Privacy Matters and several news outlets (some in rather alarming terms) pointed out that when you use the app, you grant Wireless Lab a lot of rights. That includes a “perpetual, irrevocable, nonexclusive, royalty-free, worldwide, fully-paid, transferable sub-licensable license to use, reproduce, modify, adapt, publish, translate, create derivative works from, distribute, publicly perform and display your User Content … without compensation to you.” That basically means FaceApp can do whatever it wants with your photos, according to New York Law School professor Ari Waldman. “You retain copyrights and photos that you upload, but you grant them the opportunity to pretty much do anything they want with the photos that are stored on their servers,” Waldman told me. And in many cases, it’s not just photos of the individual using the app—people upload images of their friends and families, too, meaning such a database of faces would be massive, and that same policy would apply regardless of who is in the photo. “It’s pretty broad, to say the least,” Waldman said.
That’s a pretty permissive and vague terms and conditions, but to be fair to Wireless Lab, that’s true of a lot of apps because it covers their ass in case someone decides to sue for some stupid reason. Still, you should be aware that you are granting them these rights when you use the app. There was also a rumor going around that it wasn’t just uploading the picture you submitted to foreign servers, but grabbing your entire camera roll. Slate asked security expert Will Strafach to take a look at the app to see if that is true:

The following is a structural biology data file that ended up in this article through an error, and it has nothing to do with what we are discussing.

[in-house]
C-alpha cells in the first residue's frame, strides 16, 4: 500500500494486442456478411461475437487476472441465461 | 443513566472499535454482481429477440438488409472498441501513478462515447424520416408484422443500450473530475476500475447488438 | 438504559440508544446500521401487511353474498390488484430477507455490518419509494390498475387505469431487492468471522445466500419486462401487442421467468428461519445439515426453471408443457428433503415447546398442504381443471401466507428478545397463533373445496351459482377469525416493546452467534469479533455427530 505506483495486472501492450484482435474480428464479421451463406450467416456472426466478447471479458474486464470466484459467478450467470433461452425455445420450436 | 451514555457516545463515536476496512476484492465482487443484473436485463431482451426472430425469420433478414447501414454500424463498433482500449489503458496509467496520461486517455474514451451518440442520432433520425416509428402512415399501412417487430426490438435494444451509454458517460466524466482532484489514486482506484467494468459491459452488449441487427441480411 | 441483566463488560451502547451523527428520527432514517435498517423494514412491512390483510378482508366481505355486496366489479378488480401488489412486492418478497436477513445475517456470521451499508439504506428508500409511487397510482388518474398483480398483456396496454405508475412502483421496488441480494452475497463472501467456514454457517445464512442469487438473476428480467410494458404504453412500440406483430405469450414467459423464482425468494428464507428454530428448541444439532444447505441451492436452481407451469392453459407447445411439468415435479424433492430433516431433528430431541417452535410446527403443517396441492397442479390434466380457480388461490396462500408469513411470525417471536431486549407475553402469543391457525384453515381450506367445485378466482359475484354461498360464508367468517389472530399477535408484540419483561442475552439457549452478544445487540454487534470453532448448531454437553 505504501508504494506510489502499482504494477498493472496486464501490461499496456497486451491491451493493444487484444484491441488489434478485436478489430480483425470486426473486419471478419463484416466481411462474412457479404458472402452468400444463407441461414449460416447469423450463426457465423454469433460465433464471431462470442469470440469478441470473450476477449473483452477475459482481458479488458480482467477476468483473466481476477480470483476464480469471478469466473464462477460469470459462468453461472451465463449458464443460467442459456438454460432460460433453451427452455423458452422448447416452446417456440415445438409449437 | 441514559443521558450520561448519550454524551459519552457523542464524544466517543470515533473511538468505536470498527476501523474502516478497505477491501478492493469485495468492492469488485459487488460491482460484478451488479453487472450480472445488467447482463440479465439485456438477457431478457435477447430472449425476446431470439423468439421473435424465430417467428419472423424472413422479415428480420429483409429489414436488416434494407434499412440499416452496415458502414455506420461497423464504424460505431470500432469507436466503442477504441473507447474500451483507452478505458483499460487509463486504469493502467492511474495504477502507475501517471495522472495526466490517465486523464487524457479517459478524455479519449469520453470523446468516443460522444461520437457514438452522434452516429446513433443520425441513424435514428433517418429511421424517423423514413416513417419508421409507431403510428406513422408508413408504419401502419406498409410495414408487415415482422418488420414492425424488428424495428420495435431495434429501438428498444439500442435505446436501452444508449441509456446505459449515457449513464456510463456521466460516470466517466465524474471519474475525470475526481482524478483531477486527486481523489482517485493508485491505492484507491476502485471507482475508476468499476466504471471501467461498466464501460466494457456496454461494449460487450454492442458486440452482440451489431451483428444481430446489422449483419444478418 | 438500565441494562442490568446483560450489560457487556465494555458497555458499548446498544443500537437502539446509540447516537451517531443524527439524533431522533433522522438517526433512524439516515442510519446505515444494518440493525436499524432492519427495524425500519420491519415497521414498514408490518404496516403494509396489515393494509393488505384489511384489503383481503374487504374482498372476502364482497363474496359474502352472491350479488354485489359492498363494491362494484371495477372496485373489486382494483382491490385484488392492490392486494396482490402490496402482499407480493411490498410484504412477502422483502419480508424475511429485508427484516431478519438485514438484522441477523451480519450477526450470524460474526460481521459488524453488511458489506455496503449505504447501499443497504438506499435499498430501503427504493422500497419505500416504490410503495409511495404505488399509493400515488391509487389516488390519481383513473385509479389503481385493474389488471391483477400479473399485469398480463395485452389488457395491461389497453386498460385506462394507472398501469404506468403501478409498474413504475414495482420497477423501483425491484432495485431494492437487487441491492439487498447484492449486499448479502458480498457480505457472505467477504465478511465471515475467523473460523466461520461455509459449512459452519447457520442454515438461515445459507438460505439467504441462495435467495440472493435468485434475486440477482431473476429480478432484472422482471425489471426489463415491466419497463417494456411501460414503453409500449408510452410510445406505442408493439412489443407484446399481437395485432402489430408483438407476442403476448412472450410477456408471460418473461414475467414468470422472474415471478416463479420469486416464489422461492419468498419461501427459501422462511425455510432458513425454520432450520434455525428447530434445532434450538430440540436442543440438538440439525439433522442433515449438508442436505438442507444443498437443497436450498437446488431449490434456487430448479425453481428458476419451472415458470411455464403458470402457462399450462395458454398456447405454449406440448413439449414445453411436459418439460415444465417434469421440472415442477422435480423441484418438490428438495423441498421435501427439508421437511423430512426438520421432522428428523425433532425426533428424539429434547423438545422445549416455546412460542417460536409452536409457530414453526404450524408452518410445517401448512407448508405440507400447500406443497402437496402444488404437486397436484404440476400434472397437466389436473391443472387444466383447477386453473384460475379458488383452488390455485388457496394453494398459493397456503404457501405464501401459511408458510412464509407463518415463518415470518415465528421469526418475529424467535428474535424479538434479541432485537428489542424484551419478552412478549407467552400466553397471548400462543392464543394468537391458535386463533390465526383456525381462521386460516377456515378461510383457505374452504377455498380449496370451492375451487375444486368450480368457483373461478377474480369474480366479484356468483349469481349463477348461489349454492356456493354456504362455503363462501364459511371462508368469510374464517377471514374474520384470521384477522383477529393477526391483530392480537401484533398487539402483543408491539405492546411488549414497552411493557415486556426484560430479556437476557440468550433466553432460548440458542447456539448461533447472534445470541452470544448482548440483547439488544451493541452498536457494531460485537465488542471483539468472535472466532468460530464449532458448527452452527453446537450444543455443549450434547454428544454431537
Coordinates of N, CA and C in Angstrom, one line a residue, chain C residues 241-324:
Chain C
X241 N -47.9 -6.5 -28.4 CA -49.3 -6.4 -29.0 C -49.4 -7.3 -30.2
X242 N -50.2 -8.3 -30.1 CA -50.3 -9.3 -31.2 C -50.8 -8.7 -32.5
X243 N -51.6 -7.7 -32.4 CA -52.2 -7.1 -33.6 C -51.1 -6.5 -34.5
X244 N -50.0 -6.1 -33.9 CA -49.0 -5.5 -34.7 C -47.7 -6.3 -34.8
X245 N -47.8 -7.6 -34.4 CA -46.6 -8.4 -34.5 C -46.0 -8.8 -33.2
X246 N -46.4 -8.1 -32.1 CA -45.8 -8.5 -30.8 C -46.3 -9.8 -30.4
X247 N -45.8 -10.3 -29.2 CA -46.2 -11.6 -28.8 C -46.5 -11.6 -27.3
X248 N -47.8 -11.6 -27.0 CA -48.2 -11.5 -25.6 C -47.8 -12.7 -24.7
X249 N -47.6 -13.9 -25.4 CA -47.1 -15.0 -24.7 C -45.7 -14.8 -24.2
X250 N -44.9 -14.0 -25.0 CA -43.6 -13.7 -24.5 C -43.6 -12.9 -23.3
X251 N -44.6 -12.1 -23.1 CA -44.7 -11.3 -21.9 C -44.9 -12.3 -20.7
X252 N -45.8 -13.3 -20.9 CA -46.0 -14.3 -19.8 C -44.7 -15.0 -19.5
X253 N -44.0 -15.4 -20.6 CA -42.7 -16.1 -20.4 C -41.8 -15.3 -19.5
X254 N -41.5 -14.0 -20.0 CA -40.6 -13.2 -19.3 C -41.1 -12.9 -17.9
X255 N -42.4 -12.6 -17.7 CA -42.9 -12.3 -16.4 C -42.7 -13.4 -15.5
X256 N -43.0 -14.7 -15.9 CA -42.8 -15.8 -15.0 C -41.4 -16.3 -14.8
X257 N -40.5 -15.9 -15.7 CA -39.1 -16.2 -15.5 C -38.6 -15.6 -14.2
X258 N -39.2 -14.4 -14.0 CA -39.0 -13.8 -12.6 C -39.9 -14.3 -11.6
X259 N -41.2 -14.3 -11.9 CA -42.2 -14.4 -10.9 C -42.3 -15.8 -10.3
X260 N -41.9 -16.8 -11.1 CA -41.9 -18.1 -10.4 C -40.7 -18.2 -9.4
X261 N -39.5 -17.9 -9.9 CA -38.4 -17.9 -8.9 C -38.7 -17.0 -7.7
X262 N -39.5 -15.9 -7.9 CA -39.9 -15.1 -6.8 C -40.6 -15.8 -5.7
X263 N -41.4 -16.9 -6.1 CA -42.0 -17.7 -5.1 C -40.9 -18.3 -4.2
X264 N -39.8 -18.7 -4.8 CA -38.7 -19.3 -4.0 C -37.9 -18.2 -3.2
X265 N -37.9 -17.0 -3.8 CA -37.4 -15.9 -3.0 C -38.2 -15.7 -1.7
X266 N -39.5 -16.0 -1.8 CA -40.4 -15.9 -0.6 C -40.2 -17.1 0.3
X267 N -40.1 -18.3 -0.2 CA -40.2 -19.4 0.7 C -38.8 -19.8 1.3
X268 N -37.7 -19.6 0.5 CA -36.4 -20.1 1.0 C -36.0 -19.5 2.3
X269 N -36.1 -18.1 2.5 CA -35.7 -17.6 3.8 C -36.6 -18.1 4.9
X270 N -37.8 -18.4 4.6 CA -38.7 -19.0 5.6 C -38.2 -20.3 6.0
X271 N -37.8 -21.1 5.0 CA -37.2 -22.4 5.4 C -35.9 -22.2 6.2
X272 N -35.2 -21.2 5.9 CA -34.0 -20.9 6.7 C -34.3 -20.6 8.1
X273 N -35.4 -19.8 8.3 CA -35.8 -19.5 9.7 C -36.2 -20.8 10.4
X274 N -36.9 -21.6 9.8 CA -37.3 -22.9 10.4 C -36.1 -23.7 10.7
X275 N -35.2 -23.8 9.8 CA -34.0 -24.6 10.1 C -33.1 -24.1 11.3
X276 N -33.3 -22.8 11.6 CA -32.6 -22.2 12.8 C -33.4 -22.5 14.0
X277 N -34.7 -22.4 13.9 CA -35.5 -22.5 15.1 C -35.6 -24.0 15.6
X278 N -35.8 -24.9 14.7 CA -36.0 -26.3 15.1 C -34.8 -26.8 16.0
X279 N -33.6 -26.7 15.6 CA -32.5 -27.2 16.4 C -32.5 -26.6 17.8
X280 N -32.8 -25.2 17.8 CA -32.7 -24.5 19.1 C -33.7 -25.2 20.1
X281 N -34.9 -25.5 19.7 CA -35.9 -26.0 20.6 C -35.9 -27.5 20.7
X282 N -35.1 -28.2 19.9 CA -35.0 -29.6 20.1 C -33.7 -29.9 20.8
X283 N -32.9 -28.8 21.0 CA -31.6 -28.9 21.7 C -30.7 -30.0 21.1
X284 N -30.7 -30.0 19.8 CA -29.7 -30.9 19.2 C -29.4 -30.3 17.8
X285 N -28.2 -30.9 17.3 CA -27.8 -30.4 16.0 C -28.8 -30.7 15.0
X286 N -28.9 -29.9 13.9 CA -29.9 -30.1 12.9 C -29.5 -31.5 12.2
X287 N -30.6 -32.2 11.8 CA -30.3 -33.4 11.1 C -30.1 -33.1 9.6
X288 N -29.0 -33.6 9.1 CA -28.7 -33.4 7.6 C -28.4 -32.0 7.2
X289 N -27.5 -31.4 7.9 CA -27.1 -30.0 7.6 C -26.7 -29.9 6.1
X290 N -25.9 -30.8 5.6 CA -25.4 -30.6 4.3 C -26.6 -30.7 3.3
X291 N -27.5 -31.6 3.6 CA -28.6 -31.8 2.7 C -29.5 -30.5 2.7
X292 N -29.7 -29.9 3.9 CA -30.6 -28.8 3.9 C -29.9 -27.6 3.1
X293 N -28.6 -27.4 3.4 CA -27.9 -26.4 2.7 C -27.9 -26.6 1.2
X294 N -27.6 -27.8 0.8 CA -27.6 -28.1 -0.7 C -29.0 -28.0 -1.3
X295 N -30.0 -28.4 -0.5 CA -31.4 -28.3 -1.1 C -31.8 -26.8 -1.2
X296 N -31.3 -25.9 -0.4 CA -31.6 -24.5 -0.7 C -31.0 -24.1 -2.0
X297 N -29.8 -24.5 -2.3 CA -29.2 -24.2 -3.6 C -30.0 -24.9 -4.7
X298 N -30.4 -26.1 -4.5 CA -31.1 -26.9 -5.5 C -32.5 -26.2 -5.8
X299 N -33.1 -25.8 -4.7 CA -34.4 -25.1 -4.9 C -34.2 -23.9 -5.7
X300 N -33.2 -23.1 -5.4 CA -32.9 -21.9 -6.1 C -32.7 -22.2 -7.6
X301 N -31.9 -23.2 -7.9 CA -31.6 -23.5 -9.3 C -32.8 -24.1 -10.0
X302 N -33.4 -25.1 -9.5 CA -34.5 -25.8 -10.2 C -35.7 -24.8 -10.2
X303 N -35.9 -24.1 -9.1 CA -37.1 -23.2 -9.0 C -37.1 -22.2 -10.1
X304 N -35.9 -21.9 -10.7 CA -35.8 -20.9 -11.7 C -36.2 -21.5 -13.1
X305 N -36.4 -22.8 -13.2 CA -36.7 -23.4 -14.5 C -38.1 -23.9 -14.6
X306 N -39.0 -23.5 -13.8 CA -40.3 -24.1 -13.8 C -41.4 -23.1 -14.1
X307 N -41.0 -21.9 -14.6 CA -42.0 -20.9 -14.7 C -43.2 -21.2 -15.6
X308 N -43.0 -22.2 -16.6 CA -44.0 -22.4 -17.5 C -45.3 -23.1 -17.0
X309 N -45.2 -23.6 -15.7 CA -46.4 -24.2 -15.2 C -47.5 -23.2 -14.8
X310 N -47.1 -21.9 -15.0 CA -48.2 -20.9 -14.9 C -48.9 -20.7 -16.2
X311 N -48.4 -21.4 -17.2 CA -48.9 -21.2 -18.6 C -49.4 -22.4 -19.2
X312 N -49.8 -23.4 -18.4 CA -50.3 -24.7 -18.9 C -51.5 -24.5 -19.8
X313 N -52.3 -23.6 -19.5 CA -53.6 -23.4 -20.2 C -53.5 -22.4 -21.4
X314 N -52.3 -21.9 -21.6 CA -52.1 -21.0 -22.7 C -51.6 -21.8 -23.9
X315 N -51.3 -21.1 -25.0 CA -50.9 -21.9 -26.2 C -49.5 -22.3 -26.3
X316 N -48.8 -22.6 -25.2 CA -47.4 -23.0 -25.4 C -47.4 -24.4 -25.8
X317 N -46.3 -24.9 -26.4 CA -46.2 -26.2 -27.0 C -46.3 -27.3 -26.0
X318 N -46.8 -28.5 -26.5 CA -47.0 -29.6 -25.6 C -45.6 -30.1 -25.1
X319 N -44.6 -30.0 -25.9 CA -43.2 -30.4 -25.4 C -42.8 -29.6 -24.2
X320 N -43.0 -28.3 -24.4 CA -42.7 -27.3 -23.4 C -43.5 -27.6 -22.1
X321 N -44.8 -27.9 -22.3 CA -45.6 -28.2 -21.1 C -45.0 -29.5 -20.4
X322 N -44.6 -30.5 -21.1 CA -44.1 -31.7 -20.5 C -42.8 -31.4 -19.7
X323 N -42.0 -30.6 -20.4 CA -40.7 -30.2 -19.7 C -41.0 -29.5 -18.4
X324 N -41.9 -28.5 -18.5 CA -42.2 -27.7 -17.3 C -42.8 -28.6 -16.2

And, according to FaceApp’s creator Yaroslav Goncharov at Wireless Lab, that data doesn’t get sent to Russia at all unless you are in Russia:
Yaroslav Goncharov, FaceApp’s creator and Wireless Lab CEO, said in an emailed statement that no user data is transferred to Russia even though “the core R&D team is located” there, and he echoed that the entire camera roll is not tapped for upload. Forbes reported that FaceApp uses Amazon servers located in the U.S. and Australia. And, to be fair, FaceApp said it deletes most photos after 48 hours: “We might store an uploaded photo in the cloud. The main reason for that is performance and traffic: we want to make sure that the user doesn’t upload the photo repeatedly for every edit operation.” But, again, all we have here is its word. When I asked Goncharov what Wireless Lab uses the photos for, he didn’t say. “Privacy policies and terms are drafted by lawyers and they always prefer to be on the safe side,” Goncharov wrote in an email. “We are planning to do some improvements here.” I directly asked if the company actively uses personal data for commercial purposes, and he didn’t respond.